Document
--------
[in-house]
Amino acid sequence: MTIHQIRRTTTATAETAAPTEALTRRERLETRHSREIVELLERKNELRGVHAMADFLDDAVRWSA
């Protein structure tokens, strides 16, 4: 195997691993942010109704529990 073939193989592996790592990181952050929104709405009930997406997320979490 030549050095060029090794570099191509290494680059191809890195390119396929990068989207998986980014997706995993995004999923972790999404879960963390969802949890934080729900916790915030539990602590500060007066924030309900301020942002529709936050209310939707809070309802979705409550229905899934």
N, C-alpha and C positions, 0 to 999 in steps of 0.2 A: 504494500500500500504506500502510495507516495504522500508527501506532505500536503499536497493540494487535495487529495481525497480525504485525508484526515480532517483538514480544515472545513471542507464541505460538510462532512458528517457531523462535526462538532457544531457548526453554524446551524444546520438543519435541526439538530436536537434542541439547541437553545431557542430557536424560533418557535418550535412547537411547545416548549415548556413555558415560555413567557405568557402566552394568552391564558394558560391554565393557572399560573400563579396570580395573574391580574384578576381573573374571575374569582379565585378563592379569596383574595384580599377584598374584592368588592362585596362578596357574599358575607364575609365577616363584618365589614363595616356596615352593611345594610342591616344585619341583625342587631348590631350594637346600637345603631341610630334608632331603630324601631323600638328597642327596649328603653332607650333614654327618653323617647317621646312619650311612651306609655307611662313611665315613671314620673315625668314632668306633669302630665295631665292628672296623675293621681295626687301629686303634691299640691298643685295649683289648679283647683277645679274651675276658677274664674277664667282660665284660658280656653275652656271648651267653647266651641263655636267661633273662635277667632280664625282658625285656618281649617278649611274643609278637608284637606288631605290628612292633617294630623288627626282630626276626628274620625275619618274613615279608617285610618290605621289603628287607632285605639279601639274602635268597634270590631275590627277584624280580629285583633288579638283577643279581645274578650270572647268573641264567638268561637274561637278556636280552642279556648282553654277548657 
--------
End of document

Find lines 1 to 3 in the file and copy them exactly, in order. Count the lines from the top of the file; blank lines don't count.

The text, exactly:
[in-house]
Amino acid sequence: MTIHQIRRTTTATAETAAPTEALTRRERLETRHSREIVELLERKNELRGVHAMADFLDDAVRWSA
């Protein structure tokens, strides 16, 4: 195997691993942010109704529990 073939193989592996790592990181952050929104709405009930997406997320979490 030549050095060029090794570099191509290494680059191809890195390119396929990068989207998986980014997706995993995004999923972790999404879960963390969802949890934080729900916790915030539990602590500060007066924030309900301020942002529709936050209310939707809070309802979705409550229905899934």